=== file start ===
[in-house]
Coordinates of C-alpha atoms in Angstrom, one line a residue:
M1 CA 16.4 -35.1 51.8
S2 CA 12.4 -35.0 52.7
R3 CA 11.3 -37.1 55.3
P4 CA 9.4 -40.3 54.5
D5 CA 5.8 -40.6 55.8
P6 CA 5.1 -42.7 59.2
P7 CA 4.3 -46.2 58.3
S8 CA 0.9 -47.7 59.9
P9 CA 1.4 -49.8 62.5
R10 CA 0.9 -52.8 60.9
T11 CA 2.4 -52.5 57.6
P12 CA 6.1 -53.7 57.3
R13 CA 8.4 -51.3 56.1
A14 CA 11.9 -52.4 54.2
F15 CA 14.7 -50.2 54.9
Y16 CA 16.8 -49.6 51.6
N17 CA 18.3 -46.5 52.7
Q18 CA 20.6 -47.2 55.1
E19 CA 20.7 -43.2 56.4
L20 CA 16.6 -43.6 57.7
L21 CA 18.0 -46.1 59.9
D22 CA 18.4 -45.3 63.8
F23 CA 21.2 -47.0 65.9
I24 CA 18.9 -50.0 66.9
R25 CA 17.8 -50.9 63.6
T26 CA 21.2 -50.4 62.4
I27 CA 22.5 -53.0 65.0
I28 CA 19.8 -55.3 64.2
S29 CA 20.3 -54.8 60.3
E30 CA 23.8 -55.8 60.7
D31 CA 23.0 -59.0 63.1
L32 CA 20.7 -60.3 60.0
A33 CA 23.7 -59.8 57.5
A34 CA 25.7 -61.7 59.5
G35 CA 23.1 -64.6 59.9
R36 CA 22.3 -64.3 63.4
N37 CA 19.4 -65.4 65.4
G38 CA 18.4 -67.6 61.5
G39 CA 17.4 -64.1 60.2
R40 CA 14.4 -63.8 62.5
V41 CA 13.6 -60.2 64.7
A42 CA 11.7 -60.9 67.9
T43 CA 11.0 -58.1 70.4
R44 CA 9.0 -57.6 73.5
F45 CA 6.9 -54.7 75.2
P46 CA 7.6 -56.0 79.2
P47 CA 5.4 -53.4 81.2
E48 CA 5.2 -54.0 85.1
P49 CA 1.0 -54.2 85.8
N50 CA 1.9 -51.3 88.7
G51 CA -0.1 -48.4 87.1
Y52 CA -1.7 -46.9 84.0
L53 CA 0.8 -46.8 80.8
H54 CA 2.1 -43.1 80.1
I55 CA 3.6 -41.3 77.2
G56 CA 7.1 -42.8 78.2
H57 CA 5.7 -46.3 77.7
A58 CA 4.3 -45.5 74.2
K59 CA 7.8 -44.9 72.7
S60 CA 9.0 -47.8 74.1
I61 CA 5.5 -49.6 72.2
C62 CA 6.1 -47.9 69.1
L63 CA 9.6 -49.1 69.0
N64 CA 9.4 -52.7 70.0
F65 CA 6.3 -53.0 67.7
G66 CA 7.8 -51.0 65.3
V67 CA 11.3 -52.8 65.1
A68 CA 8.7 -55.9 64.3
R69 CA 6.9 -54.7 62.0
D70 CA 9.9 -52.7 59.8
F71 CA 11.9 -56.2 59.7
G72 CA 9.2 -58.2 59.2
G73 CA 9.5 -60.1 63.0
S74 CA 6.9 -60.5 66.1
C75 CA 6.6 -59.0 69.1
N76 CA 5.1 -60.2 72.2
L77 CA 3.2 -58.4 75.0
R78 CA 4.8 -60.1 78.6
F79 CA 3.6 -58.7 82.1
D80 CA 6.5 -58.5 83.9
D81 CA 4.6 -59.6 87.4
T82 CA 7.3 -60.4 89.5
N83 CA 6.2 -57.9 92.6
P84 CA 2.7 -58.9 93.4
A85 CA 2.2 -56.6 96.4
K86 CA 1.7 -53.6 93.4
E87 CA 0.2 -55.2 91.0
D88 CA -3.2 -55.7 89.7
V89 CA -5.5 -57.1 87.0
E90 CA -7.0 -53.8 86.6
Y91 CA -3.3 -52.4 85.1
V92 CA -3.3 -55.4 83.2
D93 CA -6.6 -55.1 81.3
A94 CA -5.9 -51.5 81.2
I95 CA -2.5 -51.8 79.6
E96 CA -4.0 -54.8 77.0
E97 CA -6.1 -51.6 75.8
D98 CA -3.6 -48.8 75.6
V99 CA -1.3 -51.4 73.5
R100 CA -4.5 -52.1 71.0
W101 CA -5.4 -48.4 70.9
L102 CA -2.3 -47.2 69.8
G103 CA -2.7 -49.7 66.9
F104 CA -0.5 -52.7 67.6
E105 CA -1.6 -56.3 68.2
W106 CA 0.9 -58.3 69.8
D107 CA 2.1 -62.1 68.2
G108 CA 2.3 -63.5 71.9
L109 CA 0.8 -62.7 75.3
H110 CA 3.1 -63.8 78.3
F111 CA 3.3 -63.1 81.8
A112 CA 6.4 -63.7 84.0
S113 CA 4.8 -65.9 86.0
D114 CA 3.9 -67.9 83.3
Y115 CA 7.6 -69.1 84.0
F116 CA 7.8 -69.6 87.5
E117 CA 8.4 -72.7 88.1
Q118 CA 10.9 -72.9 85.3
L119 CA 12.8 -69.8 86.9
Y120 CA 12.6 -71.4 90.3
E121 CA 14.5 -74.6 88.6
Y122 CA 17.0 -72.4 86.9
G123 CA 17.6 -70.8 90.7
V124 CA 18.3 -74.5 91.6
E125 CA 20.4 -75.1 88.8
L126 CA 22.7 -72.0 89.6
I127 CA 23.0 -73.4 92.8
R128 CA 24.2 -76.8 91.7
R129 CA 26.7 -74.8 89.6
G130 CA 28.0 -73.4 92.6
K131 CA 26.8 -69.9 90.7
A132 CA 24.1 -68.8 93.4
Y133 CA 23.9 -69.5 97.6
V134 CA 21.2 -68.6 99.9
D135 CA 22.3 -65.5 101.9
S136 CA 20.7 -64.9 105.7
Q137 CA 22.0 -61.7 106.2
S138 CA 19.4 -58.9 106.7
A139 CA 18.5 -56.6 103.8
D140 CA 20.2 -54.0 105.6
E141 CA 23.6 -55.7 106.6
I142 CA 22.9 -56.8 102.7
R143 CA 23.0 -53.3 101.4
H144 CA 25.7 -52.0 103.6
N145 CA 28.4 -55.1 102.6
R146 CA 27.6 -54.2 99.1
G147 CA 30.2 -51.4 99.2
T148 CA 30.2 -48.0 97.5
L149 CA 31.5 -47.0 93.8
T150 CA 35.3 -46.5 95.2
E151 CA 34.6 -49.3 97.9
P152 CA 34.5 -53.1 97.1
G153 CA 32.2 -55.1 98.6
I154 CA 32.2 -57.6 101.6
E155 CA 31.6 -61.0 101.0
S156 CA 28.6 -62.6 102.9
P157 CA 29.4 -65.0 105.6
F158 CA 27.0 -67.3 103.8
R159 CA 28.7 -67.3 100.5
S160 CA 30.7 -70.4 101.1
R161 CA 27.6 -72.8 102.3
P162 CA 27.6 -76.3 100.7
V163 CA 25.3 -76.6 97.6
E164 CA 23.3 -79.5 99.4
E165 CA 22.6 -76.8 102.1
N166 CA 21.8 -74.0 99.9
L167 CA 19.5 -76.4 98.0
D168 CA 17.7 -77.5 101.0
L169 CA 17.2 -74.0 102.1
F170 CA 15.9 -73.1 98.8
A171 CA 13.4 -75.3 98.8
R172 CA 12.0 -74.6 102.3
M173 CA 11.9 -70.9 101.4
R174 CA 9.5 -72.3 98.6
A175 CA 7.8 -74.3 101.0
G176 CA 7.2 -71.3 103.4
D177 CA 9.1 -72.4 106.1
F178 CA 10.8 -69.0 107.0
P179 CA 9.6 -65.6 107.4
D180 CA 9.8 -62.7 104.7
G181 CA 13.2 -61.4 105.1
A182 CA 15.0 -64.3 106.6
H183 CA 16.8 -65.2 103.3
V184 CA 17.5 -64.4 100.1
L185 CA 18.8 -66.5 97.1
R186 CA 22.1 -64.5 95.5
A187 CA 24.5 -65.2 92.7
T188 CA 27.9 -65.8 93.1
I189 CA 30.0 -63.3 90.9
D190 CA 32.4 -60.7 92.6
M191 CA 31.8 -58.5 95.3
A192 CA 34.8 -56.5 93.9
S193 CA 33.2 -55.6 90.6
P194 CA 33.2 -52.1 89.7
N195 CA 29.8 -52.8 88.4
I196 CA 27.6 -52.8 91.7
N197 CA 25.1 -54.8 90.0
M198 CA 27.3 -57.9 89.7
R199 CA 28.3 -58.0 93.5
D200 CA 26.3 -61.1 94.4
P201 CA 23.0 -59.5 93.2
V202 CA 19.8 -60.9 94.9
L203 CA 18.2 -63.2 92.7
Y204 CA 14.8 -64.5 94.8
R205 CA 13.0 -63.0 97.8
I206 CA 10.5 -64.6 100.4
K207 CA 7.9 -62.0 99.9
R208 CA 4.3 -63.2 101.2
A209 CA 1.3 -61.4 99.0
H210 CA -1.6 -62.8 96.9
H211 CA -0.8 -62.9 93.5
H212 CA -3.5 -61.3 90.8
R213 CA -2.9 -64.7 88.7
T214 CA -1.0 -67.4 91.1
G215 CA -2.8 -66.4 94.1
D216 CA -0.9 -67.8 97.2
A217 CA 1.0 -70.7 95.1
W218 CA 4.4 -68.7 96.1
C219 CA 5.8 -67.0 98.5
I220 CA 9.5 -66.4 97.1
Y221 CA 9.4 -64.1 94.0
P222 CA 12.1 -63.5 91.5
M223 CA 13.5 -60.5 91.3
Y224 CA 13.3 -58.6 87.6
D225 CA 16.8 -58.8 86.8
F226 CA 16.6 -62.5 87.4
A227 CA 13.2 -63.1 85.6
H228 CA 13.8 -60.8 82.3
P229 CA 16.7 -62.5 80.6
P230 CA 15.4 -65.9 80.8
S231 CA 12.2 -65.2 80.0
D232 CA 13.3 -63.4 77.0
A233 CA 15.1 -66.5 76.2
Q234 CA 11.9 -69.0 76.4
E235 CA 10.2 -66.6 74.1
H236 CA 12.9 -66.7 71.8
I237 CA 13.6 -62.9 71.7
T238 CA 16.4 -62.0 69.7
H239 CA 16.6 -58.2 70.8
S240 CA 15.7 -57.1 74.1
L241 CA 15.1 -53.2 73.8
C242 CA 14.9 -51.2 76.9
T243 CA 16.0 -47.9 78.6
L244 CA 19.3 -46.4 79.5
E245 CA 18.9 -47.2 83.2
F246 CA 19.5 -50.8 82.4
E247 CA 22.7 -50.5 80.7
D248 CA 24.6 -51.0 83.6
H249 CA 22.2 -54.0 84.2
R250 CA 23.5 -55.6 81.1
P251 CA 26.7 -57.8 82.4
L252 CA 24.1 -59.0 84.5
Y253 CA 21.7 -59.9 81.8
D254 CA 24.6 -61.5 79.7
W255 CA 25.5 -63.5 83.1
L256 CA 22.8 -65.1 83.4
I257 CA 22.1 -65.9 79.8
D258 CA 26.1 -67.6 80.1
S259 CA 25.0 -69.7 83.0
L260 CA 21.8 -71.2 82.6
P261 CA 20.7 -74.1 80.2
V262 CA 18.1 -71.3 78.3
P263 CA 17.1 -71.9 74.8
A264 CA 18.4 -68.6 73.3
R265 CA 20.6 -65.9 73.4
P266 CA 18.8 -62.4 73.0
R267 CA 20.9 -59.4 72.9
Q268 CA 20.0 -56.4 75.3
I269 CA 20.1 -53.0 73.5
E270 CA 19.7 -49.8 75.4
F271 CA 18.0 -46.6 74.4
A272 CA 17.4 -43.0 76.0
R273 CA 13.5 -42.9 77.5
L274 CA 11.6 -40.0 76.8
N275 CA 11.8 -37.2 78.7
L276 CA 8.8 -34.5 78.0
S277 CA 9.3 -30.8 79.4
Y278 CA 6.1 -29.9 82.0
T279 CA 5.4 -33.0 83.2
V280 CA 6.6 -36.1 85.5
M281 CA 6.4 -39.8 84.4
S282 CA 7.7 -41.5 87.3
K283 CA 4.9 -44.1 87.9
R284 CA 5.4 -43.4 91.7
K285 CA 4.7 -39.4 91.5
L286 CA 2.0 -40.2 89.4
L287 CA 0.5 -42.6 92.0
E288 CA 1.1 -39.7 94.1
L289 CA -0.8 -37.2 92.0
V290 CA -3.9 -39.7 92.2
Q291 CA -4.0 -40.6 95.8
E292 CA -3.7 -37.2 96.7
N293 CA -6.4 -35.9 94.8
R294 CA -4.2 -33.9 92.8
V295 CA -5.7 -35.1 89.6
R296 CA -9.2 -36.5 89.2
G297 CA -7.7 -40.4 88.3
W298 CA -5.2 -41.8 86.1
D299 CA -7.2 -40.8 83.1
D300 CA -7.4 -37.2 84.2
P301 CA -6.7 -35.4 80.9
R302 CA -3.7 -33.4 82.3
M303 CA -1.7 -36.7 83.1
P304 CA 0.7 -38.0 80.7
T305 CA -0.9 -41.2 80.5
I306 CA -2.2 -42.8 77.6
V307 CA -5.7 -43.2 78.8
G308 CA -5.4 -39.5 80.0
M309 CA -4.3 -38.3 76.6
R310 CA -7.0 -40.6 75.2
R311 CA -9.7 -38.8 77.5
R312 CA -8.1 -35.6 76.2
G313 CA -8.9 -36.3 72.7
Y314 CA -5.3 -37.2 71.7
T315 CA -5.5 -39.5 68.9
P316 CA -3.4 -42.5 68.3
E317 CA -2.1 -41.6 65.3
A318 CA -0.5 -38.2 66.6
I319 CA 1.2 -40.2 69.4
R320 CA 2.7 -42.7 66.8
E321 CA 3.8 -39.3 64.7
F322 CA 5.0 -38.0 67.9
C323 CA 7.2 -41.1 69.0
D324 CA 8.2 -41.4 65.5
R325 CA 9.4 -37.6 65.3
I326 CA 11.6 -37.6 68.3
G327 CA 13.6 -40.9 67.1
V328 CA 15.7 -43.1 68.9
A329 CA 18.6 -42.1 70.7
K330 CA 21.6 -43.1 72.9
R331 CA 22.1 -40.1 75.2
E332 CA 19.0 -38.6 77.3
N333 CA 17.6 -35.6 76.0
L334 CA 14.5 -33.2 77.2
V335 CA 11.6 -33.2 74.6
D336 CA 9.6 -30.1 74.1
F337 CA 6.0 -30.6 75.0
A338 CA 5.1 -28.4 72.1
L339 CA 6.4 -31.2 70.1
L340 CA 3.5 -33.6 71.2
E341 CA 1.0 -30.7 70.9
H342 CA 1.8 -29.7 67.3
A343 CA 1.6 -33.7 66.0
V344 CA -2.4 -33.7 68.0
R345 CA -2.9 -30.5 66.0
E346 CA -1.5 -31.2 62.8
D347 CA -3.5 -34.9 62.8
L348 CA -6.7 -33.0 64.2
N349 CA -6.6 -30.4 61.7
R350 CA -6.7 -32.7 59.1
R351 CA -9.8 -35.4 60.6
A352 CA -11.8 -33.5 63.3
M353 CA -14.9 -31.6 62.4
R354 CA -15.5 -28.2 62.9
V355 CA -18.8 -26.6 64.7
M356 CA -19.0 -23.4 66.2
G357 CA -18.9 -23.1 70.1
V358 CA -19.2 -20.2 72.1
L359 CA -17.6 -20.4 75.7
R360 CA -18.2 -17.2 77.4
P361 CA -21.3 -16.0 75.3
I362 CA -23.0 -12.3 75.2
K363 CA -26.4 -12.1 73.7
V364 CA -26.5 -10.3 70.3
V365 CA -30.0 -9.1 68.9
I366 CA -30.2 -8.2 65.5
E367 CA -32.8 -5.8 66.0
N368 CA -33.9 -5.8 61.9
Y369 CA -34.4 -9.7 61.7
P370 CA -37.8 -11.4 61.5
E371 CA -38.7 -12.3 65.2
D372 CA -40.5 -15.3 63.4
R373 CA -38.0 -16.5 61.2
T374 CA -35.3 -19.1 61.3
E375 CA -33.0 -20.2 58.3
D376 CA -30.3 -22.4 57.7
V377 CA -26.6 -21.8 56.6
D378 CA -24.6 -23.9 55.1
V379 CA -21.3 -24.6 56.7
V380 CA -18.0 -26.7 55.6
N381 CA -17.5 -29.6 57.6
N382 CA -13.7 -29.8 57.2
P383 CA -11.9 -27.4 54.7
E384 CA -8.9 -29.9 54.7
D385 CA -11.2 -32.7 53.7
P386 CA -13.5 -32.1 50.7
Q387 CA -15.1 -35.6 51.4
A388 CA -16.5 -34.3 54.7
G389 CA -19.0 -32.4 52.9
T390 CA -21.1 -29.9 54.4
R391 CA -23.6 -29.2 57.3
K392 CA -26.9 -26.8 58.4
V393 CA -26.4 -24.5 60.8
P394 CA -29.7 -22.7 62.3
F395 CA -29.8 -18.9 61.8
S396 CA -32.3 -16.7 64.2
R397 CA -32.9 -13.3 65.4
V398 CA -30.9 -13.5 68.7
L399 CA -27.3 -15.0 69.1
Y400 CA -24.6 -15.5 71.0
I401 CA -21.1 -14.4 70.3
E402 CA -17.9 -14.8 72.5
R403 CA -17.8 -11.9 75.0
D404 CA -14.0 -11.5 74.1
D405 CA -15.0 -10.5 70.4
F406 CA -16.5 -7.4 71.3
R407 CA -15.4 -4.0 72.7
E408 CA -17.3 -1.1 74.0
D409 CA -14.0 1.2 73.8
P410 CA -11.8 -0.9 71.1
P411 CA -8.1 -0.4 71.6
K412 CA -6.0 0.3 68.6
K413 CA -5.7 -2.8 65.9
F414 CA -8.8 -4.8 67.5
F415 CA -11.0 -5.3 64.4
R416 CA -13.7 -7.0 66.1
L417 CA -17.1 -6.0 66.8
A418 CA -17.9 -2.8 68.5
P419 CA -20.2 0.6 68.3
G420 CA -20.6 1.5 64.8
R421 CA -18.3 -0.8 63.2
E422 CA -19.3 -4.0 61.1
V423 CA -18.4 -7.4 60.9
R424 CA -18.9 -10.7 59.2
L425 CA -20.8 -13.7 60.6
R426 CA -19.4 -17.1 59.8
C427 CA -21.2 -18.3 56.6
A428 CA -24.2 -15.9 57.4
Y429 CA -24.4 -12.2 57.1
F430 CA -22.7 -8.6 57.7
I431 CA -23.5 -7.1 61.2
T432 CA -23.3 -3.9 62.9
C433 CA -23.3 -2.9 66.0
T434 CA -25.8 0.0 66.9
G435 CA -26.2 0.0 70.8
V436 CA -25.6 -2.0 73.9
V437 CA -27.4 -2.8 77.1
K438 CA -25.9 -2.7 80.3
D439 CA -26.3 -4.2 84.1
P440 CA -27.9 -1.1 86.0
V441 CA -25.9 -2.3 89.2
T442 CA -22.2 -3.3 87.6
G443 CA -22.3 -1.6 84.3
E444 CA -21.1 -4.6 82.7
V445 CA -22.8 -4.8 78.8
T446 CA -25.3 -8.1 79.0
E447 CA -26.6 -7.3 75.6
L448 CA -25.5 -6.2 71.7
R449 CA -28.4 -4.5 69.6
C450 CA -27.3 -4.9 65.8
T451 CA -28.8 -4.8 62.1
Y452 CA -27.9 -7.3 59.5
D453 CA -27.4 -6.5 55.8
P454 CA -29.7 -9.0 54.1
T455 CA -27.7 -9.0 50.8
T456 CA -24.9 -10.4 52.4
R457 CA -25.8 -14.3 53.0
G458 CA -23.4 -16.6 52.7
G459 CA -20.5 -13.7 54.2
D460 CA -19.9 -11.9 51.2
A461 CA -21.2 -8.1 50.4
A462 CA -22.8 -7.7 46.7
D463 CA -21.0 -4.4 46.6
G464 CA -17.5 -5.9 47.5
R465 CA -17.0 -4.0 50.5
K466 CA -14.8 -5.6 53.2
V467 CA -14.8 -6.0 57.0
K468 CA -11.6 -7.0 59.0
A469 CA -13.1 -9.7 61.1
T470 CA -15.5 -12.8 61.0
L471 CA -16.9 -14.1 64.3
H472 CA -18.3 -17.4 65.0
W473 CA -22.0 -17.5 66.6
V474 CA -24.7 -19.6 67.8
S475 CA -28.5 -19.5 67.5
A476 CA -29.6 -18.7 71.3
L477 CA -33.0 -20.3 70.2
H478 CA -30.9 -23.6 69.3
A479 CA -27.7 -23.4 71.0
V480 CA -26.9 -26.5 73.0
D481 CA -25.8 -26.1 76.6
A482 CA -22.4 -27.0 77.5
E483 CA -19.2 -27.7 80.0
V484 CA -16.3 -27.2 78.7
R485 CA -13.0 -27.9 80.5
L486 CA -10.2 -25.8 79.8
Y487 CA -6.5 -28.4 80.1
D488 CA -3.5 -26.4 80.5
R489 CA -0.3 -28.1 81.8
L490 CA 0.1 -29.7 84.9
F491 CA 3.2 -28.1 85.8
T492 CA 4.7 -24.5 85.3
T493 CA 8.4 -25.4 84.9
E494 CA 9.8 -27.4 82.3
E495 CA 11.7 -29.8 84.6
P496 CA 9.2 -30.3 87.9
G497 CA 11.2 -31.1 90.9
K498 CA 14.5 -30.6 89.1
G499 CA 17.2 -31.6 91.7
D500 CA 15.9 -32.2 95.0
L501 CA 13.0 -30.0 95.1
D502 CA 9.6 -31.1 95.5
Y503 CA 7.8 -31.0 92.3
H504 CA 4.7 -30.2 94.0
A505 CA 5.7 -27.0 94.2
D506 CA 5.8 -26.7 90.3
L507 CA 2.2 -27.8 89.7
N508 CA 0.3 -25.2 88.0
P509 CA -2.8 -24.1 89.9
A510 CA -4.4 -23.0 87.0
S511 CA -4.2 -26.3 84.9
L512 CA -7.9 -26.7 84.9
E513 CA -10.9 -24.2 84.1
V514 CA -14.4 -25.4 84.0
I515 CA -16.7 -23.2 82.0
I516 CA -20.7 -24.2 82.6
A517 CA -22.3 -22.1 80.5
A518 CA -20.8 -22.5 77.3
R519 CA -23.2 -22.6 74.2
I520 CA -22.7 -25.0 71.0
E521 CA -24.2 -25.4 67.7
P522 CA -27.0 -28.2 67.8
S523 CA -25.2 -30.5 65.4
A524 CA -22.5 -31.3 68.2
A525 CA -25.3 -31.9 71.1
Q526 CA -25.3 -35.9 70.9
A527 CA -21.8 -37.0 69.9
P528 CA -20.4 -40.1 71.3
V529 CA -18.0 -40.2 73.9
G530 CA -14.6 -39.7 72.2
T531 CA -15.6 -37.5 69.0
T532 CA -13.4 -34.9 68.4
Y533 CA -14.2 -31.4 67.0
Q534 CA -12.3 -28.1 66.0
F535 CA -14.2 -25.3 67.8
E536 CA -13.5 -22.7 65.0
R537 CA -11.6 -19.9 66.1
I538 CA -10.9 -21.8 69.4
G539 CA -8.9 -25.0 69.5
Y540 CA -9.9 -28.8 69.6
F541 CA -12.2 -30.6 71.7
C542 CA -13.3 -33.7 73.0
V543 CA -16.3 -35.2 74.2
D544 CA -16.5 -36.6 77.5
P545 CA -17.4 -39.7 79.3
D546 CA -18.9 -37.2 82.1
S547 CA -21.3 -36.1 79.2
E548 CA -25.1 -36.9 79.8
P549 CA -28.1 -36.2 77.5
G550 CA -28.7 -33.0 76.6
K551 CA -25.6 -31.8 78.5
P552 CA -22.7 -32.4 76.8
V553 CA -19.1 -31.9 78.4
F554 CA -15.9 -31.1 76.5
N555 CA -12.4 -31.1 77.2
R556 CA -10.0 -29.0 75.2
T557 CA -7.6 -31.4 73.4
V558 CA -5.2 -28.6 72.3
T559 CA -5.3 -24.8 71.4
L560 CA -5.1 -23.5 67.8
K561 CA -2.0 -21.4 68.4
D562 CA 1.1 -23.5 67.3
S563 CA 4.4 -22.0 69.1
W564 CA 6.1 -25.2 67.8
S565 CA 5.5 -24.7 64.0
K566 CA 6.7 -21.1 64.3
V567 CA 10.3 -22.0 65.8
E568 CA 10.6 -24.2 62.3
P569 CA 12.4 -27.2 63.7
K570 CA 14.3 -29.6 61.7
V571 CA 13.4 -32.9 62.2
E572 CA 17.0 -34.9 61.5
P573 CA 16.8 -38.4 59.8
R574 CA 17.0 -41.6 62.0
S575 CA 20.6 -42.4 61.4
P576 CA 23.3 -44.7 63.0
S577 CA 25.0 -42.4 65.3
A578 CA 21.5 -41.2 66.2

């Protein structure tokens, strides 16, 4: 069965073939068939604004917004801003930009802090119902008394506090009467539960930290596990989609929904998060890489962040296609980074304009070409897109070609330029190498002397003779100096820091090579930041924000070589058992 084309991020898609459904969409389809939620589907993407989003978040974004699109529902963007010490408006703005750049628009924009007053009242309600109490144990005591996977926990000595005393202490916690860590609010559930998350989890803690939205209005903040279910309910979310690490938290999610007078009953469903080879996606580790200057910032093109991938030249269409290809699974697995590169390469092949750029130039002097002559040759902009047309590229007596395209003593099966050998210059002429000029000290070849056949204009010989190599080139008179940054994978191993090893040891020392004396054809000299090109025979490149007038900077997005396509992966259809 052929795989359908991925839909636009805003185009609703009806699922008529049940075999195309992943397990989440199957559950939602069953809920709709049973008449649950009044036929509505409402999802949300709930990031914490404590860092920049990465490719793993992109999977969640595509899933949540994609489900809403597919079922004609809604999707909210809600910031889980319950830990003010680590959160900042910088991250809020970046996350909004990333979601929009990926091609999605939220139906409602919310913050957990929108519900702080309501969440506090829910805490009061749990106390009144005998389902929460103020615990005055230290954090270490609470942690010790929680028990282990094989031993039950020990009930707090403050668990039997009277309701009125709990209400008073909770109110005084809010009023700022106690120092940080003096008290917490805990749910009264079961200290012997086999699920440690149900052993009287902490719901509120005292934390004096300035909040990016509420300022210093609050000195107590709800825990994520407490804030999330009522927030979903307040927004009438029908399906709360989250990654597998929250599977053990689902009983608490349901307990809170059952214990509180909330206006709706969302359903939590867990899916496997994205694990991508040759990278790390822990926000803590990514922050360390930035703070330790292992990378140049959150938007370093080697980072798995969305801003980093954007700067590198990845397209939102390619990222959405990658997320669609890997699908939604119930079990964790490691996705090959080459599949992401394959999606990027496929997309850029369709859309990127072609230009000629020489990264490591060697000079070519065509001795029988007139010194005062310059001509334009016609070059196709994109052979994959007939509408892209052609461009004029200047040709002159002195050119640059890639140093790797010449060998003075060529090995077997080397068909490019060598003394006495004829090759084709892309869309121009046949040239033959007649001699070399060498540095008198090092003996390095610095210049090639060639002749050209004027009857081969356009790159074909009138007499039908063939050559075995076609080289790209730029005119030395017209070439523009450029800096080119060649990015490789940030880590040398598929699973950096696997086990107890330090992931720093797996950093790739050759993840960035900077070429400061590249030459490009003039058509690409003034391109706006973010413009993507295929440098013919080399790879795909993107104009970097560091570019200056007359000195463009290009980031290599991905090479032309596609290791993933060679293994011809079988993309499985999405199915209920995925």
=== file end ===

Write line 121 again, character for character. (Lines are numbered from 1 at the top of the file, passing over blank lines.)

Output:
L119 CA 12.8 -69.8 86.9